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Abstract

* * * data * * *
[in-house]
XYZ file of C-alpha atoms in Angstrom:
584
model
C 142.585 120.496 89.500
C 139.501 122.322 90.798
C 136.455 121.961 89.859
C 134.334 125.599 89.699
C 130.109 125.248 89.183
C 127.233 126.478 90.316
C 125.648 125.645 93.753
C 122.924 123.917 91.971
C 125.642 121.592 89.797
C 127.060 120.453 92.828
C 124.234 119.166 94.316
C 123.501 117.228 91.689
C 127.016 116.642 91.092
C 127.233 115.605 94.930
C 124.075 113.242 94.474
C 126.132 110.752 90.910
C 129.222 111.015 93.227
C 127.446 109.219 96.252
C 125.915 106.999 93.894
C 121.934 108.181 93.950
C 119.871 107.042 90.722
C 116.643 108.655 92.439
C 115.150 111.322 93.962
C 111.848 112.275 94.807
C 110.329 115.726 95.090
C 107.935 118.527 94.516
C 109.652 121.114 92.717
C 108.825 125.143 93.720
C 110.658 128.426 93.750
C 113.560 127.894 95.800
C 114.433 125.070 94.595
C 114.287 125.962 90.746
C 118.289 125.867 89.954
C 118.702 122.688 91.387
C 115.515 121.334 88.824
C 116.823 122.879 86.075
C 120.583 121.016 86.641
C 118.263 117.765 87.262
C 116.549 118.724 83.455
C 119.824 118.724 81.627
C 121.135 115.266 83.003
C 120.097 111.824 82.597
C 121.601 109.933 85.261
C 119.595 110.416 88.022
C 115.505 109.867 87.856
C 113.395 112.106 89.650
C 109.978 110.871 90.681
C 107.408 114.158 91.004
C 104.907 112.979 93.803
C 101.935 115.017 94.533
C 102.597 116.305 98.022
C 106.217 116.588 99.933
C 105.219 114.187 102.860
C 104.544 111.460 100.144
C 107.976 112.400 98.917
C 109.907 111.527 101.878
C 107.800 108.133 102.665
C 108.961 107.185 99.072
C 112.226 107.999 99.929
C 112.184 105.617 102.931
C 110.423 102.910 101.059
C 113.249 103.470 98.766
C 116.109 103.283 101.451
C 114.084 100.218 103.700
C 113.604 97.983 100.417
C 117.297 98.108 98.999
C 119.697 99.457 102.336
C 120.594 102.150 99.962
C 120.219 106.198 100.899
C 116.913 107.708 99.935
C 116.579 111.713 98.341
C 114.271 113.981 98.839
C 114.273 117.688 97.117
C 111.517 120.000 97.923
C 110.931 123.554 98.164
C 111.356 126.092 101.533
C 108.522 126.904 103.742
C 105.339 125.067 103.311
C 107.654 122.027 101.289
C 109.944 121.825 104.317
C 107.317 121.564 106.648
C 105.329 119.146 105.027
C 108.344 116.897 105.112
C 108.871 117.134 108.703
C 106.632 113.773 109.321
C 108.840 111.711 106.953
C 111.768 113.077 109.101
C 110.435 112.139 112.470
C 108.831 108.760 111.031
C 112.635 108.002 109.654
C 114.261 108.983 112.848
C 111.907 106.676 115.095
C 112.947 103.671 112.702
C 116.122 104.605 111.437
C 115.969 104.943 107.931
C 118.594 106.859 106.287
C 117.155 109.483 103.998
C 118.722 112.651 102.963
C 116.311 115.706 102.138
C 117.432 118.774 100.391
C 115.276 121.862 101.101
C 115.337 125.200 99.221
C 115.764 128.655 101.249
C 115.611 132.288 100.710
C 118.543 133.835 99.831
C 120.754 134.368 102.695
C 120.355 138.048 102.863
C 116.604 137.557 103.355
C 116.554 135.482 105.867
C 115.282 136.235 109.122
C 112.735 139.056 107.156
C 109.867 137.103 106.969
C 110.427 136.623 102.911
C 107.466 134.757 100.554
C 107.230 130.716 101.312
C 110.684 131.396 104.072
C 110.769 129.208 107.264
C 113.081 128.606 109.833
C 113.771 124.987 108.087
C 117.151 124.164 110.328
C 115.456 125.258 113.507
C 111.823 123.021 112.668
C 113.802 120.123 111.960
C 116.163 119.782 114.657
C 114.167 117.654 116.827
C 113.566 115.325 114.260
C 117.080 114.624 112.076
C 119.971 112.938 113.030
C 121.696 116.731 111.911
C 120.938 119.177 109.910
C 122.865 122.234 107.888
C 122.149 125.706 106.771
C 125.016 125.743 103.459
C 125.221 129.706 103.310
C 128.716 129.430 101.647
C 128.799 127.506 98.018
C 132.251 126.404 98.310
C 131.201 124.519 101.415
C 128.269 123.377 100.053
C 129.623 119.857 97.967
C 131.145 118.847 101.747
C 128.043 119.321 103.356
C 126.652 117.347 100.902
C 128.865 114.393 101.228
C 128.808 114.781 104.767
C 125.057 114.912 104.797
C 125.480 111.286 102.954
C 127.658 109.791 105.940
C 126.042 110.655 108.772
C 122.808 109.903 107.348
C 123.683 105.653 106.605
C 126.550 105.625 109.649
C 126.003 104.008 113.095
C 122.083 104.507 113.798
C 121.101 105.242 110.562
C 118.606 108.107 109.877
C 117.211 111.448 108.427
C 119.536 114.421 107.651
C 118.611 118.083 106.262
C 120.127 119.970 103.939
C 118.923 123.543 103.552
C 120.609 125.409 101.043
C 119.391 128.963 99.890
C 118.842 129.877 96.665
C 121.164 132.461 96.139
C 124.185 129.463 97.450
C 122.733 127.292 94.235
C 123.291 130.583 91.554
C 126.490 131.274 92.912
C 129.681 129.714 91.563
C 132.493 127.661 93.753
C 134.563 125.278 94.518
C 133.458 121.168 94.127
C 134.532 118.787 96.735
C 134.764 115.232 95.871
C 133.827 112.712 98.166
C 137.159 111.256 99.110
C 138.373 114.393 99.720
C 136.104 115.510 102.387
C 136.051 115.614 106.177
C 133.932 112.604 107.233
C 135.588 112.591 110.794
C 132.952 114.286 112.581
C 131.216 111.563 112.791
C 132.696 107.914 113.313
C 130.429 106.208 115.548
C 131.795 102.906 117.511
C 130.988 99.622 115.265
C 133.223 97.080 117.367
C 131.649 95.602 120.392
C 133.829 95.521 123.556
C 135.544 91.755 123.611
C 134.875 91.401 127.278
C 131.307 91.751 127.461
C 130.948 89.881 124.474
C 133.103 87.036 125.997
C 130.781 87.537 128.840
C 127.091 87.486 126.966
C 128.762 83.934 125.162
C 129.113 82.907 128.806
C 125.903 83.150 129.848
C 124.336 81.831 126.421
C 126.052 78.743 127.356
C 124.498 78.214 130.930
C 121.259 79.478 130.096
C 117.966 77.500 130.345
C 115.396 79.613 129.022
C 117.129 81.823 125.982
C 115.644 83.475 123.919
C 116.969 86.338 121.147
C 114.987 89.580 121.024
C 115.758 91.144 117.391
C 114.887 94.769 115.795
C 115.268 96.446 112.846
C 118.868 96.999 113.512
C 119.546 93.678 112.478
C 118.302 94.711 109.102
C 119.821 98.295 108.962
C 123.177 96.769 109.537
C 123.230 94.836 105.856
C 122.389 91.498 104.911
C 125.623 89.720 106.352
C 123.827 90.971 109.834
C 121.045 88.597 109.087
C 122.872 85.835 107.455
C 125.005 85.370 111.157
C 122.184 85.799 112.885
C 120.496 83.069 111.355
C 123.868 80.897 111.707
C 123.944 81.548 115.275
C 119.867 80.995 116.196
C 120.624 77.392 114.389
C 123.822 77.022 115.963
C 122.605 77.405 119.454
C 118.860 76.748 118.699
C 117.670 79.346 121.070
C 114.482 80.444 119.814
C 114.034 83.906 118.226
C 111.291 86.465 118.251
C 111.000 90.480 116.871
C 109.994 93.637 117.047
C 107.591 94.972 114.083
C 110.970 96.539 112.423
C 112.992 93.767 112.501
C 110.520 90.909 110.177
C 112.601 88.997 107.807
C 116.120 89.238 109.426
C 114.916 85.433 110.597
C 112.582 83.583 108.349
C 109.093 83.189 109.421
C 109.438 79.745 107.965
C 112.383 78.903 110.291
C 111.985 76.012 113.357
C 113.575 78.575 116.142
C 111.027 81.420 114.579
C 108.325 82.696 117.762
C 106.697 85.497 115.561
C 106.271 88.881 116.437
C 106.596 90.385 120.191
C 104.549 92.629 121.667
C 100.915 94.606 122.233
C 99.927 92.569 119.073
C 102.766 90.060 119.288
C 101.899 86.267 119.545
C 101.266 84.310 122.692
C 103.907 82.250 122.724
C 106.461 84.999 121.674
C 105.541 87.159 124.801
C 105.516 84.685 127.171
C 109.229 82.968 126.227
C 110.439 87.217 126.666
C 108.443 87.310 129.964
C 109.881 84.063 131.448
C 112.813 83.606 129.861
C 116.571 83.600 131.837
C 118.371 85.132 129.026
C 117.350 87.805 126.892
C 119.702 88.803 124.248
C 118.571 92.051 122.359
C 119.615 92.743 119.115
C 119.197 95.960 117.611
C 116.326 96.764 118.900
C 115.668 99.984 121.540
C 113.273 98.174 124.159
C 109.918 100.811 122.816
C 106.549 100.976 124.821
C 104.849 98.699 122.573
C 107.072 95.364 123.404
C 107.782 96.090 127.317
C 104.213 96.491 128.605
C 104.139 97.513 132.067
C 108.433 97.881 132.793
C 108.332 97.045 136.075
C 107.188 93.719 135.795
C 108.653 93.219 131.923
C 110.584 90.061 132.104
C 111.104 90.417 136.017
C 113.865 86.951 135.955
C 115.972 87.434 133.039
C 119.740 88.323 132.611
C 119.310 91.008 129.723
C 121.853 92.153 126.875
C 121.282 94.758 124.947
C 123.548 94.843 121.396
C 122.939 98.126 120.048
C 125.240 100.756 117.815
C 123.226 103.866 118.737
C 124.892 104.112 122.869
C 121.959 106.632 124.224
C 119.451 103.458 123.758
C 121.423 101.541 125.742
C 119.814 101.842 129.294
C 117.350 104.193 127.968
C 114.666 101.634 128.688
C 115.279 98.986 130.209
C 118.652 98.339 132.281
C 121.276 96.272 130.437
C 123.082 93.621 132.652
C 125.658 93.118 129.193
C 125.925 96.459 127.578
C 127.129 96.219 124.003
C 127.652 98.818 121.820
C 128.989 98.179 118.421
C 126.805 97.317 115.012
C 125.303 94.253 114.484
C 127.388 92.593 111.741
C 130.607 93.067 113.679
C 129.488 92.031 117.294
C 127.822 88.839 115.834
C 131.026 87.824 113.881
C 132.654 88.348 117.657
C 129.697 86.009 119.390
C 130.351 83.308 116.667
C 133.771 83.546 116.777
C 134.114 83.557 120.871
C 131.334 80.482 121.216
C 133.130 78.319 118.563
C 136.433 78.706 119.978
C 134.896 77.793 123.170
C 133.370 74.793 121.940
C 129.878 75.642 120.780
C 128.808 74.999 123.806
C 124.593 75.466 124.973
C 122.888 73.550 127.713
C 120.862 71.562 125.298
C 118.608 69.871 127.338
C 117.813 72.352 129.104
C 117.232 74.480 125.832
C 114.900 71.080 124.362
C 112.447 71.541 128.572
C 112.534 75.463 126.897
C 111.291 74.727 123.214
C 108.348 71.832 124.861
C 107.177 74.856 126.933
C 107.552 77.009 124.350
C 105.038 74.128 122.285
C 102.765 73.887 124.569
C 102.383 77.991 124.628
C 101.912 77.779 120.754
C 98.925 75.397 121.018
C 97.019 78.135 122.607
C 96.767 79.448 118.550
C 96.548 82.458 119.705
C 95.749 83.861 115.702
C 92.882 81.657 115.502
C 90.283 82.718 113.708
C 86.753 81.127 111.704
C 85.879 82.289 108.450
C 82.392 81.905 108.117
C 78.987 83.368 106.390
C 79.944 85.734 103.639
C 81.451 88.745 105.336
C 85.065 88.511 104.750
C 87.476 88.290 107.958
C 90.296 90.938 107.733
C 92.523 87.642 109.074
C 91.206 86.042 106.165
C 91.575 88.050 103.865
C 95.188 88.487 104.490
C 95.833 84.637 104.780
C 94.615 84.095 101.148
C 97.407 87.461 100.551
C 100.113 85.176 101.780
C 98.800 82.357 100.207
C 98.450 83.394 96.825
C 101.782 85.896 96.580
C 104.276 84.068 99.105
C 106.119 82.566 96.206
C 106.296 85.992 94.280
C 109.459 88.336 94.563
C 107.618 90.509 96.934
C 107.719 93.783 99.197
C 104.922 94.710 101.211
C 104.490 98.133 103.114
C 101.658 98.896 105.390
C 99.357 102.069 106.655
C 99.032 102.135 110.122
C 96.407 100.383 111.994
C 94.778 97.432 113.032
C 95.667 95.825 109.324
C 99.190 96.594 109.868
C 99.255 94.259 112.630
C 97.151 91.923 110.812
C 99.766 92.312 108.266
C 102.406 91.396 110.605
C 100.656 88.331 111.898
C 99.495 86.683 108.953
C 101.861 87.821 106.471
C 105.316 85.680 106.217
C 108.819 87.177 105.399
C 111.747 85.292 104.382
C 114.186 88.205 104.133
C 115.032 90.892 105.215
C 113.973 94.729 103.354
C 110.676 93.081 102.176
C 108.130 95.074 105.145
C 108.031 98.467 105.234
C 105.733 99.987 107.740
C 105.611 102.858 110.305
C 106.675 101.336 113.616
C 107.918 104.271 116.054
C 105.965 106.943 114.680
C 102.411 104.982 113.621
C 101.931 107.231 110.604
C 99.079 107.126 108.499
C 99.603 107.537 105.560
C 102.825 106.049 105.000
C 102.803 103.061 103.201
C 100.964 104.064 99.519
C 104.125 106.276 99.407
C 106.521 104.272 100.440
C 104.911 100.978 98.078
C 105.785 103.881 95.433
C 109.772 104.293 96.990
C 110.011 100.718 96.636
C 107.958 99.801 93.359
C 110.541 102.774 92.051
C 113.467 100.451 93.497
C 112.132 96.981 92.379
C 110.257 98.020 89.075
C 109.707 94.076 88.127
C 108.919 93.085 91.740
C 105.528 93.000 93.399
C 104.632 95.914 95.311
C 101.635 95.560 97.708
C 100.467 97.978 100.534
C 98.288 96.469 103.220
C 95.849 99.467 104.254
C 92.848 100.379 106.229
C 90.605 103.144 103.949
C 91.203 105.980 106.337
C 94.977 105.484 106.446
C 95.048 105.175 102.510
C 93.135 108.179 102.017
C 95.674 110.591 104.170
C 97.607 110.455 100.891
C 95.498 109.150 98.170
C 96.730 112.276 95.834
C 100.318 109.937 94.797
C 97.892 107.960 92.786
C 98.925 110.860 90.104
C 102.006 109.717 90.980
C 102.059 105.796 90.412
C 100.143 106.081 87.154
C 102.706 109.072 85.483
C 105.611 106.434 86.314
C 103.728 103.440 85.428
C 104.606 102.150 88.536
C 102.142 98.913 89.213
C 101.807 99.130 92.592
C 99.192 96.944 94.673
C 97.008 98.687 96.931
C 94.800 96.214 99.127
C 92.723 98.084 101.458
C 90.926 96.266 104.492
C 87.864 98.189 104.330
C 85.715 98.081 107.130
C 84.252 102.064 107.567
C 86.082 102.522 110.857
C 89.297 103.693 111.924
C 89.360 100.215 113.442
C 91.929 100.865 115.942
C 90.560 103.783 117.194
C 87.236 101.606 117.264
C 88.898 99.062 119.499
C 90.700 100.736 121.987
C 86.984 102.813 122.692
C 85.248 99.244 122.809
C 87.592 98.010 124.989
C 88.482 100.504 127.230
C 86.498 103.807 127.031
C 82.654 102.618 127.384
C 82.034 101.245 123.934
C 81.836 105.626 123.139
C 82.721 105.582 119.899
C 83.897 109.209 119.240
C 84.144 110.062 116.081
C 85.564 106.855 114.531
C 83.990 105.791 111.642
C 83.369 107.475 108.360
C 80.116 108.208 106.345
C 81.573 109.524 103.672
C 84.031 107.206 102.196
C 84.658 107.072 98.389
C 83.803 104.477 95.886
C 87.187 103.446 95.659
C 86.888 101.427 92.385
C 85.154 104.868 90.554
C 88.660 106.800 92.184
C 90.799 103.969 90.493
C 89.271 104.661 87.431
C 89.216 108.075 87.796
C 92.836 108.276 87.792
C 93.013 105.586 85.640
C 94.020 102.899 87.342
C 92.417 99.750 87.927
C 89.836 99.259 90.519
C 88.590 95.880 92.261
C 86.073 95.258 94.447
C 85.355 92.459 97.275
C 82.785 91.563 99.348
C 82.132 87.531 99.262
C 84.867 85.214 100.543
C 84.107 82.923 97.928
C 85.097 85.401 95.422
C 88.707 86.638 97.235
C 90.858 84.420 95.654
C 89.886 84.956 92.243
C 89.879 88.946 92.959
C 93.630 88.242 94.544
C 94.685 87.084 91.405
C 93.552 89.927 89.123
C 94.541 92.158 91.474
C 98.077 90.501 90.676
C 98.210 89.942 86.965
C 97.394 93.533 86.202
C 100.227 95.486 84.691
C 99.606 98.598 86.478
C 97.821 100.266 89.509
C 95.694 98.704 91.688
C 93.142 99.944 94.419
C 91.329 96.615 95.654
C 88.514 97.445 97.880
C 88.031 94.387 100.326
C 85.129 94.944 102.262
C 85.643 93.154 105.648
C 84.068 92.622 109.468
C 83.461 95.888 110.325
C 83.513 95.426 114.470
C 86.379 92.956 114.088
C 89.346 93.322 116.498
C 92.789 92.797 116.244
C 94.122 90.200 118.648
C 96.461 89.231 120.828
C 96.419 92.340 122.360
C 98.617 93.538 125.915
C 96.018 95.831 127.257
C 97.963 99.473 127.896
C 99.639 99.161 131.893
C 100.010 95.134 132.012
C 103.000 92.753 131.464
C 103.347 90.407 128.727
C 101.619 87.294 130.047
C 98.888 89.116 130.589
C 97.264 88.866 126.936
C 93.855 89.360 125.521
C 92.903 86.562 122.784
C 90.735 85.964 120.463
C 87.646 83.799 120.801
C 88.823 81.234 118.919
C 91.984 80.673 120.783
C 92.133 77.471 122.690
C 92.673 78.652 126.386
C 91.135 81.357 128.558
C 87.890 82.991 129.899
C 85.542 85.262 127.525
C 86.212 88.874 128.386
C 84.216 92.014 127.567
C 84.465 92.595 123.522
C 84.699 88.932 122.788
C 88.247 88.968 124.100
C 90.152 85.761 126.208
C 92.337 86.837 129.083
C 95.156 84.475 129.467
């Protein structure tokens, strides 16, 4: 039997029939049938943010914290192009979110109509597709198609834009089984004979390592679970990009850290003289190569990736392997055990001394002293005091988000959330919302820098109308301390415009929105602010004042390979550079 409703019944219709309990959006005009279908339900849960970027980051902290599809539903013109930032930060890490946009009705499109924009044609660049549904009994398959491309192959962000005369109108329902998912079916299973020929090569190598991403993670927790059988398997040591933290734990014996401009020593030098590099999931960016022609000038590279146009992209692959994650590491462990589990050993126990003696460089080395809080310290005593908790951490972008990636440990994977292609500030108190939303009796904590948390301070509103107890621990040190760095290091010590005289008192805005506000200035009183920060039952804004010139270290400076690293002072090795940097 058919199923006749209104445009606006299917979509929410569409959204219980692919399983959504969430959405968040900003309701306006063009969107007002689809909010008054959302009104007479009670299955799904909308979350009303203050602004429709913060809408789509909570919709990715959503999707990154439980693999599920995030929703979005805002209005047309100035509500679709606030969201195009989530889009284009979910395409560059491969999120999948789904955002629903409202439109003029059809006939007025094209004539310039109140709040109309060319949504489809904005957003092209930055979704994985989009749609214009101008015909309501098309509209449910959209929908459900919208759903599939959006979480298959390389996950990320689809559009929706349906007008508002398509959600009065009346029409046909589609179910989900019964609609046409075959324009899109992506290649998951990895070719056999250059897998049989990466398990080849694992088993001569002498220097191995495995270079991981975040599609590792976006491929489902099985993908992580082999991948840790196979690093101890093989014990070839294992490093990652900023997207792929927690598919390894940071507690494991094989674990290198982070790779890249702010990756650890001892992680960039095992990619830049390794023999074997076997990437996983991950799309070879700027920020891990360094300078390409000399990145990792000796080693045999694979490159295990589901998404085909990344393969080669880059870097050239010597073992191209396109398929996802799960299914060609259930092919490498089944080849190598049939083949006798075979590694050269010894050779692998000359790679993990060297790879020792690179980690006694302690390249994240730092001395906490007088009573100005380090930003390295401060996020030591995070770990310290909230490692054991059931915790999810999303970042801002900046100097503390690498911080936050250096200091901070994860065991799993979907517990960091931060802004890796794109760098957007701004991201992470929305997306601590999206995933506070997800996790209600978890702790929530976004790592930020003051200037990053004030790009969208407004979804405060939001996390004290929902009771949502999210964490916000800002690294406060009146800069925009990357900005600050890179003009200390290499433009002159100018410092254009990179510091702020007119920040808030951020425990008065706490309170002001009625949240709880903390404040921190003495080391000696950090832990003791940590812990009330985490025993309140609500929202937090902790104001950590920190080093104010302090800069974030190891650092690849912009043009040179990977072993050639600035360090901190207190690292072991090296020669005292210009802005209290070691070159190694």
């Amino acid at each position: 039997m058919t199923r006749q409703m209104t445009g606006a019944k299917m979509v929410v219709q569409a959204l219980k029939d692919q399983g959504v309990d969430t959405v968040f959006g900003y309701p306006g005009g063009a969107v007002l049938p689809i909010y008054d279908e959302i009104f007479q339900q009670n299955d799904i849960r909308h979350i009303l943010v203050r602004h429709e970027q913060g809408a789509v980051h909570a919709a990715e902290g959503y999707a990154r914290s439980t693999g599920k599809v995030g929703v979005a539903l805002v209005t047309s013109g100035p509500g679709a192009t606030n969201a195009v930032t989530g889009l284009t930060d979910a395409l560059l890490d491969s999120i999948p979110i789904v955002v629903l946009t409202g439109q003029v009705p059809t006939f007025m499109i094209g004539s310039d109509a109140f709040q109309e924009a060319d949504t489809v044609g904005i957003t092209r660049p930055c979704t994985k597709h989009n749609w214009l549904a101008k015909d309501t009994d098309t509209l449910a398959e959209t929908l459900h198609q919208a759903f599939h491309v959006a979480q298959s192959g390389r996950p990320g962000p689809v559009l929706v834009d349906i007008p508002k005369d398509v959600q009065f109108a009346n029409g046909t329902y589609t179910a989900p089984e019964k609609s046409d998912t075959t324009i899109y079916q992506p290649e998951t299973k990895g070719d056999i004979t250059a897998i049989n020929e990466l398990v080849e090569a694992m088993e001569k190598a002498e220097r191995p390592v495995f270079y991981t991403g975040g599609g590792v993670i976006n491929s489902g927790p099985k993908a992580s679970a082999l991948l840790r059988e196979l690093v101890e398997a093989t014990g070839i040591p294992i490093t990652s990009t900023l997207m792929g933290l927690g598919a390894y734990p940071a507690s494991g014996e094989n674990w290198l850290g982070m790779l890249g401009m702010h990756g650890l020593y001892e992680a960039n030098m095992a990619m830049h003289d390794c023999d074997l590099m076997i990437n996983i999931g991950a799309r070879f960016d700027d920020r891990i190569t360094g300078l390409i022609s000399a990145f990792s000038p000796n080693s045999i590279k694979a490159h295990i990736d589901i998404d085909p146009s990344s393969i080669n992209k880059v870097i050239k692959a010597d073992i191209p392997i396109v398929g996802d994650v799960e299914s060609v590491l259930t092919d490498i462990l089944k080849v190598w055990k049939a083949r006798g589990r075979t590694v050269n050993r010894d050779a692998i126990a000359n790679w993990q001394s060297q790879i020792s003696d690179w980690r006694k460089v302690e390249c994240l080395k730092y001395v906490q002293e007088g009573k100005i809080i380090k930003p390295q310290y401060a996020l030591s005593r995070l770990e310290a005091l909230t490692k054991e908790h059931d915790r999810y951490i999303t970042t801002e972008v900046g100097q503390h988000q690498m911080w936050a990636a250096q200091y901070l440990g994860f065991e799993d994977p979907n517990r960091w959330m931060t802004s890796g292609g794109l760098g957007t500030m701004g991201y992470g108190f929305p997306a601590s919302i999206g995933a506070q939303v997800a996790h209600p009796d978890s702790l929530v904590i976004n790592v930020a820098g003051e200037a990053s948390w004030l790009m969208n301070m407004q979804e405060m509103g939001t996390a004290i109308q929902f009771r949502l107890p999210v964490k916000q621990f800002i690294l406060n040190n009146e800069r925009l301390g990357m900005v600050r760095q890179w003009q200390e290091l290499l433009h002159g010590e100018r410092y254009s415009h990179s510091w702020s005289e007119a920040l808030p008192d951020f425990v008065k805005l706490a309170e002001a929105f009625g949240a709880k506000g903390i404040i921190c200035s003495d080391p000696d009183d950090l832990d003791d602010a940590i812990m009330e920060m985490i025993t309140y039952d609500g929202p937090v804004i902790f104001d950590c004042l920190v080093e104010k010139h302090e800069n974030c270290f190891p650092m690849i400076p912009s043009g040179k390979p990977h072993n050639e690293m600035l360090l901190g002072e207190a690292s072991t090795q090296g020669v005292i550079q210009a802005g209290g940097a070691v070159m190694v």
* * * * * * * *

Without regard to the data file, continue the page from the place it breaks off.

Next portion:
Soil erosion decreases agricultural soil productivity by lowering crop yields and increasing the need for fertilizer and lime. Another 100 years of erosion at 1982 levels would lower the productivity of the Nation's crop and fiber sector by 3.6 percent. This figure is an average: many soils will be little affected, a few will lose much of their productivity. Such variation in soil productivity suggests that erosion prevention funds be targeted to those acres most vulnerable. However, such targeting should also consider the mounting costs to society from offsite pollution caused by agricultural soil erosion.

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